Directors stand accused


By Sandra Burmeister, CEO of Amrop Landelahni

Too many directors of companies across the globe are guilty of corporate
governance failures and - in many cases - of corruption.

It is up to board directors to ensure corporate accountability, transparency and

Globally, there?s a desire for effective leadership. Authentic leadership is essential
for achieving any of society?s goals, whether in politics, business or community-

The global corporate scandals of the past decades, from Enron in the early
2000s, through the banking crisis in 2008 to the Barclays interest rate-fixing disgrace
in July last year have highlighted the consequences of unethical leadership and poor
corporate governance.

Recently, South Africa has been hit by a damning revelation of widespread
corruption and collusion in the construction industry, and the multi-billion rand
collapse of South Africa?s biggest non-listed company, First Strut.

Corporate greed and corruption is an international phenomenon that - to a large
extent - is responsible for the current global financial turbulence. The scale of
corruption and its impact on ordinary citizens is unparalleled.

Transparency International?s annual survey of perceived levels of public sector
corruption paints a picture of the public sector in crisis around the globe. And the
private sector is a partner in crime. There is evidence of institutionalised, systemic
corruption with business buying political favours and politicians selling them.

We are arguably in the midst of one of the greatest transformations in human
history. Old centres of power are declining; technology is driving the rapid pace of
change. At this time of unrest, uncertainty and risk, basic models are failing. The
demand for ethical leaders - leaders to navigate through these challenging times has
never been higher.

There is increasing emphasis on strengthening the external governance
environment. Transparency International argues that its four governance principles of
transparency, accountability, integrity and citizen participation are rooted in human
rights. These principles are underpinned by multiple pieces of legislation in the
corporate world.

However, a recent Ernst and Young survey showed an increase in corrupt
behaviour in business. Just over 40% of board directors and senior managers were
aware of irregular financial reporting in their company. Increased competition and the
rapid rate of change lead to the dichotomy of agility versus good governance.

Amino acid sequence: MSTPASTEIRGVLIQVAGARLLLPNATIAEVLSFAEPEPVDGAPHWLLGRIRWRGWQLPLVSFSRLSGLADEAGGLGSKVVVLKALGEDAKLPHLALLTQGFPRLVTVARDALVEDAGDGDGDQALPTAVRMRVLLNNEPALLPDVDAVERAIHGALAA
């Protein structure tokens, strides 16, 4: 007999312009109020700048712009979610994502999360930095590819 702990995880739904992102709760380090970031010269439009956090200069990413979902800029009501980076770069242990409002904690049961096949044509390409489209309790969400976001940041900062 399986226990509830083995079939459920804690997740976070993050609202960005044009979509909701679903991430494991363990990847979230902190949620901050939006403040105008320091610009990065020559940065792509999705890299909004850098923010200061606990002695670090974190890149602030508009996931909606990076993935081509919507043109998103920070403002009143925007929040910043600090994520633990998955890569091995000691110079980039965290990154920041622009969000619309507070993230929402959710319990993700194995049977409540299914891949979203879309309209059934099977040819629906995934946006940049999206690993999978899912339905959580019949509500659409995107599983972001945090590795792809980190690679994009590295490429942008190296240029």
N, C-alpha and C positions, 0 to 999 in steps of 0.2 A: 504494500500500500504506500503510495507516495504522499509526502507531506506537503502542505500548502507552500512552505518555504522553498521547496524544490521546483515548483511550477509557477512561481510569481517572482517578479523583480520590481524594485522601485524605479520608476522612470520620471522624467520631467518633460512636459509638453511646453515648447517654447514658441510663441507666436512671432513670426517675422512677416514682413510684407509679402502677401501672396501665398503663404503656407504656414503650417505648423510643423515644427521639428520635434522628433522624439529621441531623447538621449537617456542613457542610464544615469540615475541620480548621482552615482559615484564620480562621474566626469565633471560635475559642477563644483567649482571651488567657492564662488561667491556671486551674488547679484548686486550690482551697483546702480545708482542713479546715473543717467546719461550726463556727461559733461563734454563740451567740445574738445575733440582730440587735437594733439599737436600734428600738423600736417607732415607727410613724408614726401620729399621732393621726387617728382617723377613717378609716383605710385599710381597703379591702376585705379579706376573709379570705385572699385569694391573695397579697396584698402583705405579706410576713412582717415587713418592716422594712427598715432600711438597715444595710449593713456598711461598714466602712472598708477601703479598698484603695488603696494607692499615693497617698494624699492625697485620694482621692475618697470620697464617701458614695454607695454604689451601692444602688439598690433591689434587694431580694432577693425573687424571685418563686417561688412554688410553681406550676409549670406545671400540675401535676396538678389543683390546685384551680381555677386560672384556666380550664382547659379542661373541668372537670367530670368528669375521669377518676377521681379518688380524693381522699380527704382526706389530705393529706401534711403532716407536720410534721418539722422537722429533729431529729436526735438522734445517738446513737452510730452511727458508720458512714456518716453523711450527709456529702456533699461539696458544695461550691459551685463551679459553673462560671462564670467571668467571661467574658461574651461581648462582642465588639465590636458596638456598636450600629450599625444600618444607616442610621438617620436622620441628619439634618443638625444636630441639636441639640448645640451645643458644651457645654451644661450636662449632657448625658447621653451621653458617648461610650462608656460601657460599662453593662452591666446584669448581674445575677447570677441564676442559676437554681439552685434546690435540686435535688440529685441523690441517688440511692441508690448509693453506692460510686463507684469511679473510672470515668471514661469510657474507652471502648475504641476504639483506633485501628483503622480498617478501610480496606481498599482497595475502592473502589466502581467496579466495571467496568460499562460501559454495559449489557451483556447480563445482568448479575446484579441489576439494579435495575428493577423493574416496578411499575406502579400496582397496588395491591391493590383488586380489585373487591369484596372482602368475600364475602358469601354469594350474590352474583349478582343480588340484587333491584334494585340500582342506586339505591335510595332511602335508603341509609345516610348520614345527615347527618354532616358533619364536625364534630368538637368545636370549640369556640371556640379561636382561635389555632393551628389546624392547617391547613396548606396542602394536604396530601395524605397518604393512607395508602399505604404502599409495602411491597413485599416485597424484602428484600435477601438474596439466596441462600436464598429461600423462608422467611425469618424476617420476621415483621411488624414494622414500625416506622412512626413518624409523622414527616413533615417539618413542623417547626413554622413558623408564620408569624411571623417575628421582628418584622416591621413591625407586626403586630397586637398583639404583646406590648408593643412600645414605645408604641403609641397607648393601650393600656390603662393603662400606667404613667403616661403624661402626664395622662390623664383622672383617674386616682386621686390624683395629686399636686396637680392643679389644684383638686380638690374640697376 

Author Bennett Freeman argues for sustainability as a broader concept than
governance, regarding it as proactive versus reactive. "A company?s job,' he says,
"isn?t just to make profit for stockholders, but to provide value for all its stakeholders
- community members, trade unions, the public at large. And the one shouldn?t come
at the expense of the other.'

Freeman believes ethics and business go hand-in-hand. "Business is a human
institution and treating people with respect, dignity and integrity applies as much in
business as in life,' he says.

Sustainability captures all the ideals you won?t find in governance frameworks
such as Sarbanes-Oxley in the USA and the Cadbury Report in the UK. King III in
South Africa is ahead of the game with its triple bottom-line approach.

In business, the board of directors sets the tone. Increased competitiveness
globally, along with economic uncertainty, massive technological advances and
stringent governance regulations, pose increased challenges for directors.

Best practice boards recognise the value of ethical leadership and the need to
take cognisance of a broad stakeholder base. Sound governance demands
committing to ethical behaviour throughout the organisation.

Innovation, integrity, emotional intelligence and consistent decision-making under
pressure are essential qualities of directors. These distinguish good leaders. The
calibre of leadership of the board is the key to meeting the organisation?s financial,
social and environmental goals, and achieving sustainable growth.

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